for a chow, and click the appropriate button. (If we are going Mah
Jong, the first undeclared tile is auto-selected.) When finished, click
"Finished" to reveal the remaining tiles to the other players. If we
are the winner, there will be a button for "Special Hand": this is used
to declare hands of non-standard shape, such as Thirteen Unique
Wonders. (Note: the Seven Pairs hand, if in use, should be declared by
means of the "Eyes" button, not the "Special Hand" button.)
At this point, a new top-level window appears to display the scoring
information. The scoring is done entirely by the server, not by the
players; the server sends a text description of the score calculation,
and this is displayed for each player in the Scoring window. The
information in the Scoring window remains there until the next hand is
scored; the window can be brought up at any time via the "Show" menu.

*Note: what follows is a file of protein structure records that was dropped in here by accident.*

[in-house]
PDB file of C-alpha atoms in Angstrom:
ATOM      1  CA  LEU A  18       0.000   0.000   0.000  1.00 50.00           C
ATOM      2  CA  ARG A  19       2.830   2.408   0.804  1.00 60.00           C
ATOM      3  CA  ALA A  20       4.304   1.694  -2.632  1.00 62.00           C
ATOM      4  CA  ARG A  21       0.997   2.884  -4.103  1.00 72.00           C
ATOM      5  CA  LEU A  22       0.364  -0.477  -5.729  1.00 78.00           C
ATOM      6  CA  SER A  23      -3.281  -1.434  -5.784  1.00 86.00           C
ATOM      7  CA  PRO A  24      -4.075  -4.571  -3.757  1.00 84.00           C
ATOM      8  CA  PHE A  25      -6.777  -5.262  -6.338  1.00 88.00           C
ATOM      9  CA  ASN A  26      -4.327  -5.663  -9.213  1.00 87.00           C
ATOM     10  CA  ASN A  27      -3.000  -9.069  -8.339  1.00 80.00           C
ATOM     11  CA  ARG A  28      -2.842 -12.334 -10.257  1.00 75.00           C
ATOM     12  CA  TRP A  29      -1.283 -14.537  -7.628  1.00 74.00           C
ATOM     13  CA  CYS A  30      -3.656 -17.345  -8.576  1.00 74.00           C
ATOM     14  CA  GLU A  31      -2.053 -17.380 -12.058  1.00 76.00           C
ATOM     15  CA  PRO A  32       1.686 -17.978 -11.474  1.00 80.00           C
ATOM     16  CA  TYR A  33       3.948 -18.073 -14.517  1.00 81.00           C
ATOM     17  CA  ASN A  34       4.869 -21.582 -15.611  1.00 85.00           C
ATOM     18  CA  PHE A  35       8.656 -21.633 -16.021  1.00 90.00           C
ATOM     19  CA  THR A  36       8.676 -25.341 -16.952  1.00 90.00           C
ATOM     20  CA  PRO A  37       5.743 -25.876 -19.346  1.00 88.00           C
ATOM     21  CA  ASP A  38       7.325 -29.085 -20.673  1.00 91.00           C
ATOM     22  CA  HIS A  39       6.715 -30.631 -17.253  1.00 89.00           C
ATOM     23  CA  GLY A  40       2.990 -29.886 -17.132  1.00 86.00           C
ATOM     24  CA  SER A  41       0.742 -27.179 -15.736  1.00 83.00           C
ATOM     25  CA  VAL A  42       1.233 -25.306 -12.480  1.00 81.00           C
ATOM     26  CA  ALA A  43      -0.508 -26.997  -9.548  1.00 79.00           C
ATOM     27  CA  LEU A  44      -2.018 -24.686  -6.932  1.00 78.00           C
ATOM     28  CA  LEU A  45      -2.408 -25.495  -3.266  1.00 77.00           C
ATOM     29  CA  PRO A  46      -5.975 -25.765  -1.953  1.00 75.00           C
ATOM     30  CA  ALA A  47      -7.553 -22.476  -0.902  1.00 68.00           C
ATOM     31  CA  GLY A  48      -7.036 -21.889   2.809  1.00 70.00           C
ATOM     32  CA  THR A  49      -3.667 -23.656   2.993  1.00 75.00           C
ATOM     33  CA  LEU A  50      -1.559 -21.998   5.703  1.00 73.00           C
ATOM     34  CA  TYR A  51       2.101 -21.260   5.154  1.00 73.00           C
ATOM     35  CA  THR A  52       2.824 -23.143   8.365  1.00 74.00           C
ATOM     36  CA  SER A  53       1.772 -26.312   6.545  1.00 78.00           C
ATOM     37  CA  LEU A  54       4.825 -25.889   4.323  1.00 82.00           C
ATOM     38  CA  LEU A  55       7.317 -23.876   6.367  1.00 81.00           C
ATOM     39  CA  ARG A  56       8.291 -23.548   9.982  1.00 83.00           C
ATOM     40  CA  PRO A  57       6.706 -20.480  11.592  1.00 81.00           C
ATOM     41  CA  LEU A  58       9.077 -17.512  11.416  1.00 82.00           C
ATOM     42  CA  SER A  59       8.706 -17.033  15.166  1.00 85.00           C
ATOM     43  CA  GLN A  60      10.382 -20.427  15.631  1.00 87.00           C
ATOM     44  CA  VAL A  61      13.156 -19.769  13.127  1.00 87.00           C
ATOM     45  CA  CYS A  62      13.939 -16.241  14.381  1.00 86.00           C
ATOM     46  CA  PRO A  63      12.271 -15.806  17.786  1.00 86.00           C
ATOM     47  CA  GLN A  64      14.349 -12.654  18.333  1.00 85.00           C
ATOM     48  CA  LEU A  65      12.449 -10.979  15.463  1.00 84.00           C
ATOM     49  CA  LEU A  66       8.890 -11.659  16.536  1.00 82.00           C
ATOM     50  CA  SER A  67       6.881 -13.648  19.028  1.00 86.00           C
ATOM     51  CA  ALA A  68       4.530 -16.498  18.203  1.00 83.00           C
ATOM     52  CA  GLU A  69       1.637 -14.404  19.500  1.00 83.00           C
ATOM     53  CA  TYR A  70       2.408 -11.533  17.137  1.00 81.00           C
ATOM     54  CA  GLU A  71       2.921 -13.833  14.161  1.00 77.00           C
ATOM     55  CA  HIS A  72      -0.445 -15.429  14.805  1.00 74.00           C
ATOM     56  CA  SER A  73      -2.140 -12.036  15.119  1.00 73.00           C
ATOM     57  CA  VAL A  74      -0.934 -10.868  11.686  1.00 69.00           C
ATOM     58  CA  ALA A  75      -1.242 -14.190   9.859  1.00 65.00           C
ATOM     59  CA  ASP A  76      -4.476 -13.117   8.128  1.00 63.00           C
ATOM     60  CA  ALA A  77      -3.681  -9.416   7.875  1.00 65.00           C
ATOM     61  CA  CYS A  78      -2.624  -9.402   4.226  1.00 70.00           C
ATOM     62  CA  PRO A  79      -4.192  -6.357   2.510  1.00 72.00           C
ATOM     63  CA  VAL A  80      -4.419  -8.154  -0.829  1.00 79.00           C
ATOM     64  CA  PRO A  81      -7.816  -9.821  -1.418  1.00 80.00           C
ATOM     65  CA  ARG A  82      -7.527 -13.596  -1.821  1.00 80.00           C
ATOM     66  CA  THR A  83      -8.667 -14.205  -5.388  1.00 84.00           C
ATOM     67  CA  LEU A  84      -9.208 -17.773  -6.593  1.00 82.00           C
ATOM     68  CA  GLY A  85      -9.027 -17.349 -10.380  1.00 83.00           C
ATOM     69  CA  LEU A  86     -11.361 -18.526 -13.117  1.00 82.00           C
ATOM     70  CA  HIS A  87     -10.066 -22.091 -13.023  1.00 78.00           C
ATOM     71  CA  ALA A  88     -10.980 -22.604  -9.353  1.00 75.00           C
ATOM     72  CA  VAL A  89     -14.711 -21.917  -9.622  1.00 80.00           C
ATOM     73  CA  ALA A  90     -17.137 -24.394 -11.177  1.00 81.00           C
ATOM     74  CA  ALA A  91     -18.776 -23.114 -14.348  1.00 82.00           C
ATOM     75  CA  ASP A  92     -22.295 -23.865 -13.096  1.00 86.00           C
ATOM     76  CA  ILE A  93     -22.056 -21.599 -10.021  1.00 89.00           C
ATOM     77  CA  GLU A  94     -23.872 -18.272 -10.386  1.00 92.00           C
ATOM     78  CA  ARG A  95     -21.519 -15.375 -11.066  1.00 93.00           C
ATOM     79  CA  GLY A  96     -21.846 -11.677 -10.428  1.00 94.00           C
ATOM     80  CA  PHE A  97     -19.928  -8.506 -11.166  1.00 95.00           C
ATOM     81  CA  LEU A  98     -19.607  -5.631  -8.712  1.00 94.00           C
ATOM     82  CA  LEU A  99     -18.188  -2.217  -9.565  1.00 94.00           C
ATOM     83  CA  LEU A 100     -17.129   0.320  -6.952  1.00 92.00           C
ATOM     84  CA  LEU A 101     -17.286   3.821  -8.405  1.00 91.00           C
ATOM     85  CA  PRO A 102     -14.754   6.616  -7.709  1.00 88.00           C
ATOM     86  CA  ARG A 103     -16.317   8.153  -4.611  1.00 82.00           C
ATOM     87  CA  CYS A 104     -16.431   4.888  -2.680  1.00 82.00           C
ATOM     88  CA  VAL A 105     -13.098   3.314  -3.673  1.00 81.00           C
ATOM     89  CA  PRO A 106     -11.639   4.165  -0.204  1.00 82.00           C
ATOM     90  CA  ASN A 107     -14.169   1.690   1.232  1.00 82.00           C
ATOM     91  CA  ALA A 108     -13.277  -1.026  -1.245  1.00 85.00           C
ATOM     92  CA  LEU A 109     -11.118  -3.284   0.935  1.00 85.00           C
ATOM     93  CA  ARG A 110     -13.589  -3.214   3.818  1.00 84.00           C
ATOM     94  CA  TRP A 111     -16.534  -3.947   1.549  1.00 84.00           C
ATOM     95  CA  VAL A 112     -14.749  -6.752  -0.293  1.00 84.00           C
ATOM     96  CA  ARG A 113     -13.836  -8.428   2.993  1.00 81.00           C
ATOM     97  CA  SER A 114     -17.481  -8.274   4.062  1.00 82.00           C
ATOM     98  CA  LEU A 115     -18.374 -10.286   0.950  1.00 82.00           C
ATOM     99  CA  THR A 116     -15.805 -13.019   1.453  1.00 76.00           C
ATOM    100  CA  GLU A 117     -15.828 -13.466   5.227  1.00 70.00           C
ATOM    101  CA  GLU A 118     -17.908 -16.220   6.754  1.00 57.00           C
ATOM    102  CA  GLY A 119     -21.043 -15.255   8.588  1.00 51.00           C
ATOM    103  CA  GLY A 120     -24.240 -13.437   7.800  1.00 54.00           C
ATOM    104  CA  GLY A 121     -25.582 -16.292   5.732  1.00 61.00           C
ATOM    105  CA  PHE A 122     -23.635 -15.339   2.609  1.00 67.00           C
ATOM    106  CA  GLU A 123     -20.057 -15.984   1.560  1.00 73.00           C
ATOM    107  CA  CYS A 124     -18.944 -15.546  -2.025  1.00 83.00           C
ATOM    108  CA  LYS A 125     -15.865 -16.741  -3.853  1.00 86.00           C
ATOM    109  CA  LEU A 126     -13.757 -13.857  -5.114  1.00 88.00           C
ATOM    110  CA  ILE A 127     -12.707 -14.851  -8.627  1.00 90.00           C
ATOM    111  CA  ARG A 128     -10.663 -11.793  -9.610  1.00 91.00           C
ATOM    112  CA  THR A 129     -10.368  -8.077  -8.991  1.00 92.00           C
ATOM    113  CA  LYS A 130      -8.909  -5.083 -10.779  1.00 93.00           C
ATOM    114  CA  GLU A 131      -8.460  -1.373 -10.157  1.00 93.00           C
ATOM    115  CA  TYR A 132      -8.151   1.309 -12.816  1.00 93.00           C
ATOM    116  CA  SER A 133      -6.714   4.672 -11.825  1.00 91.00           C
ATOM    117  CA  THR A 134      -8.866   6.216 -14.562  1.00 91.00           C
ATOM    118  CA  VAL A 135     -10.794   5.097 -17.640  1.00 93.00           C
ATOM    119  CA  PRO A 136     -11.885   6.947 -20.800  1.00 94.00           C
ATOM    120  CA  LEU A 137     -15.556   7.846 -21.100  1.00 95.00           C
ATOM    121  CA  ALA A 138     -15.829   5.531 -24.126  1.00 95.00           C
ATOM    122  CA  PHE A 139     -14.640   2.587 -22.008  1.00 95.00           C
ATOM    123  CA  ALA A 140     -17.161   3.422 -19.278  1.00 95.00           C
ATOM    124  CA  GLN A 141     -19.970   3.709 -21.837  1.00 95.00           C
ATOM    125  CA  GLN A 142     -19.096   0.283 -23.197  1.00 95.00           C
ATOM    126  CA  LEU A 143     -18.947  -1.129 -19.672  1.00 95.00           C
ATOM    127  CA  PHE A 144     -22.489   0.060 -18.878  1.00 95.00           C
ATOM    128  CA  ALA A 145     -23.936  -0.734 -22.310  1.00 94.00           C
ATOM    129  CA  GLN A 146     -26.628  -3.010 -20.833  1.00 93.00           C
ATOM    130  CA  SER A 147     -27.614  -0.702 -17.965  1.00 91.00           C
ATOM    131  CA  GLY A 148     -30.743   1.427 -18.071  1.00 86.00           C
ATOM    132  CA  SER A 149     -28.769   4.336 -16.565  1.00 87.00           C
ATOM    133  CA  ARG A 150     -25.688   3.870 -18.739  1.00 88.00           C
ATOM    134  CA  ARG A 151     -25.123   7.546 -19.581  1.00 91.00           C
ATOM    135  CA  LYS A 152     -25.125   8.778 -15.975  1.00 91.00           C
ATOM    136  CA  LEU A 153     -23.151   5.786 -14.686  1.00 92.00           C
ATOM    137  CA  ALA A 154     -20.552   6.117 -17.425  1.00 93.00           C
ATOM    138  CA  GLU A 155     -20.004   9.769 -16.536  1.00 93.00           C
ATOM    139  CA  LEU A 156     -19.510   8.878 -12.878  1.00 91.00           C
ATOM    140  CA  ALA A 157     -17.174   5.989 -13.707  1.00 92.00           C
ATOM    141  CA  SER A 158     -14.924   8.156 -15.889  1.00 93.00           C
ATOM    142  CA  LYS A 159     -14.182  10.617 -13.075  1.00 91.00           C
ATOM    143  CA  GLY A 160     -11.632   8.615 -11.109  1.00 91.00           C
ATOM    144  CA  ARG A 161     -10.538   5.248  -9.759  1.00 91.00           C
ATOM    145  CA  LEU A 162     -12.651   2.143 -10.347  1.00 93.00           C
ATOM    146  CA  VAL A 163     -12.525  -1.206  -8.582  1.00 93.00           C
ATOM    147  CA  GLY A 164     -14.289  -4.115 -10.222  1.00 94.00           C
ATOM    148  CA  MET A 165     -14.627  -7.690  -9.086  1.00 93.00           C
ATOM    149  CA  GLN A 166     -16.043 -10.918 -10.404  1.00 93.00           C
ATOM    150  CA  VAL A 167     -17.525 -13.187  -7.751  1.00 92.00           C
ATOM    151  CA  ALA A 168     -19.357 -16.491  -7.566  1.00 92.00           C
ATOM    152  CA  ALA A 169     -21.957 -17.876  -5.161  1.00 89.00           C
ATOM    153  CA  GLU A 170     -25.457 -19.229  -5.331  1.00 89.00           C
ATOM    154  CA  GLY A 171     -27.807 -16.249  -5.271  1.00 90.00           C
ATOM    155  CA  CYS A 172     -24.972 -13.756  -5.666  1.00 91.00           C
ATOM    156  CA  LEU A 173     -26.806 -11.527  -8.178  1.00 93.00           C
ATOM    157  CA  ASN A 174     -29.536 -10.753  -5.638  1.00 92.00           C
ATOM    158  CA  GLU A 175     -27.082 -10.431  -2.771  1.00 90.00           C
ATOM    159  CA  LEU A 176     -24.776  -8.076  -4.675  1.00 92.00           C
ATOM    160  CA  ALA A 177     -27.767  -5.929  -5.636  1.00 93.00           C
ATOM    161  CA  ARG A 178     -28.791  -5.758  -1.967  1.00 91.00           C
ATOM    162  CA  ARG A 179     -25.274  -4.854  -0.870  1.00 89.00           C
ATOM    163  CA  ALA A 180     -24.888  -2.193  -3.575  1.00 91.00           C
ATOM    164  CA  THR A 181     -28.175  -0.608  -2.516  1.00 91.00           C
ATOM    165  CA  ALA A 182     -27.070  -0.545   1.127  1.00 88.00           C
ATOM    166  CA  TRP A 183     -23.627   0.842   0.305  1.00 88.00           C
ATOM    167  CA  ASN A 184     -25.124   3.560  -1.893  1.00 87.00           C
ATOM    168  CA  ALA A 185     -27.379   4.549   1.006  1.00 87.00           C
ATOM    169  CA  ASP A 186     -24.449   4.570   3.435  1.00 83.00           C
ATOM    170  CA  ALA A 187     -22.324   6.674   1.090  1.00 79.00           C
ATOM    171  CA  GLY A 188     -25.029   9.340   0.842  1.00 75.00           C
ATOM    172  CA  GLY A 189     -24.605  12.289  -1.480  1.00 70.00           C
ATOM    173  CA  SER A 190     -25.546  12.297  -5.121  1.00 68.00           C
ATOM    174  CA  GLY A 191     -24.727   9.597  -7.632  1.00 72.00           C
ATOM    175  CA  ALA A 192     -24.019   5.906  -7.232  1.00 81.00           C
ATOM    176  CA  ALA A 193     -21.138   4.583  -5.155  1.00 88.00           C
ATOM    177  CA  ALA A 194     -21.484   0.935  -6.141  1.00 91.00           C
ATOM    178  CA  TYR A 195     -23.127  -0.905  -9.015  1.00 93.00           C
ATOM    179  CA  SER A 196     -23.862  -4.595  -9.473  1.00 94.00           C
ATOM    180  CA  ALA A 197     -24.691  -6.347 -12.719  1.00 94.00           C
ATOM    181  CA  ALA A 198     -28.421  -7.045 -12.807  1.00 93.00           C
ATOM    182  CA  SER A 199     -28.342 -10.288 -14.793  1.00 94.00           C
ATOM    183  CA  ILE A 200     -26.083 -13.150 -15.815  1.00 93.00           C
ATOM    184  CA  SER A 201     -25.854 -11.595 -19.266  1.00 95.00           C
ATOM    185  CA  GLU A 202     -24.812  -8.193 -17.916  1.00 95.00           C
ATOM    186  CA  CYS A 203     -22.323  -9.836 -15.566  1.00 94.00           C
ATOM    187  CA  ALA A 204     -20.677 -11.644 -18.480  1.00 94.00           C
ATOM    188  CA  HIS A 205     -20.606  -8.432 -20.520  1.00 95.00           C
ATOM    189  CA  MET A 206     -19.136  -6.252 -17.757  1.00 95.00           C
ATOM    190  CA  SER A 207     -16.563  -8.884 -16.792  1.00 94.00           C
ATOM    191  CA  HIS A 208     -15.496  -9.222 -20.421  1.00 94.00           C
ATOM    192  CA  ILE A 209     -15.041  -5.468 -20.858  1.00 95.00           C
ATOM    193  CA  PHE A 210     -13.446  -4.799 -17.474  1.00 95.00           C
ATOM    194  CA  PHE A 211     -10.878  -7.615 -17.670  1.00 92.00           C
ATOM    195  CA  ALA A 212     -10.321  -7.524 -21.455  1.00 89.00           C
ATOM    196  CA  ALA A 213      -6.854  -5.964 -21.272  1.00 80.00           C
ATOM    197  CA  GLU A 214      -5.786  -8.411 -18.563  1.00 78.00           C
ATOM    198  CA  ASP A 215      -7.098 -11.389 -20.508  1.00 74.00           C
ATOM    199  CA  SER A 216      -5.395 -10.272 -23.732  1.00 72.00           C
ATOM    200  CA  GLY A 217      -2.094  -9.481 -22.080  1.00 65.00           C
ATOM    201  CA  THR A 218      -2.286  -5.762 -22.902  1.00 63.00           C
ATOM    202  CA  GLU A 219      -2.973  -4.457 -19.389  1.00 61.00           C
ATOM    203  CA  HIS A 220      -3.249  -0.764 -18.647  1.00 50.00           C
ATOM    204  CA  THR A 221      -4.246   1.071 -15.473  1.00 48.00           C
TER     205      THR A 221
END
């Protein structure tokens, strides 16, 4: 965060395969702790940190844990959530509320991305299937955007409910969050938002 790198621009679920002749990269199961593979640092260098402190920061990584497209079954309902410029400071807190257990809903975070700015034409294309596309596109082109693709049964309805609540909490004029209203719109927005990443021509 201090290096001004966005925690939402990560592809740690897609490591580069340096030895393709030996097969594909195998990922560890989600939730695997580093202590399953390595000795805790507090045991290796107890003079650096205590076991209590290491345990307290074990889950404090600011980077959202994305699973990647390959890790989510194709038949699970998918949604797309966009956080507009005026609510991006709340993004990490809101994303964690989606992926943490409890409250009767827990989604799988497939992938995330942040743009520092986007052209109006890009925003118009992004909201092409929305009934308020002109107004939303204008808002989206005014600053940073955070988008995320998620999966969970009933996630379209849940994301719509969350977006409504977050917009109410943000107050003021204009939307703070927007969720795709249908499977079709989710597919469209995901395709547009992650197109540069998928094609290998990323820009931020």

Finally, the "continue with next hand" dialog appears. The hand just
completed will remain visible on the table until the next hand starts.
There are keyboard accelerators for all the actions in the course of
play. For selecting tiles, the Left and Right arrow keys can be used to
move the selection left or right along the row of tiles. In all
dialogs, Space or Return will activate the shadowed button, which is
usually the commonest choice. Each button can also be activated by
typing the underlined letter. (In the Windows GTK1 build, use l (ell)
and r instead of Left and Right. The button accelerators do not work,
for reasons unknown to me.)
The menus are also accessible via accelerators. To open a menu, press
Meta-X (Alt-X on Windows), where X is the underlined letter in the menu
name. (Meta-X is often (confusingly) Alt-X on Linux systems.) Then
each entry has an underlined letter which if pressed will activate it.
An additional top-level window showing the state of the game can be
obtained by selecting "Game info" from the "Show" menu.
There is also a facility for sending text messages to the other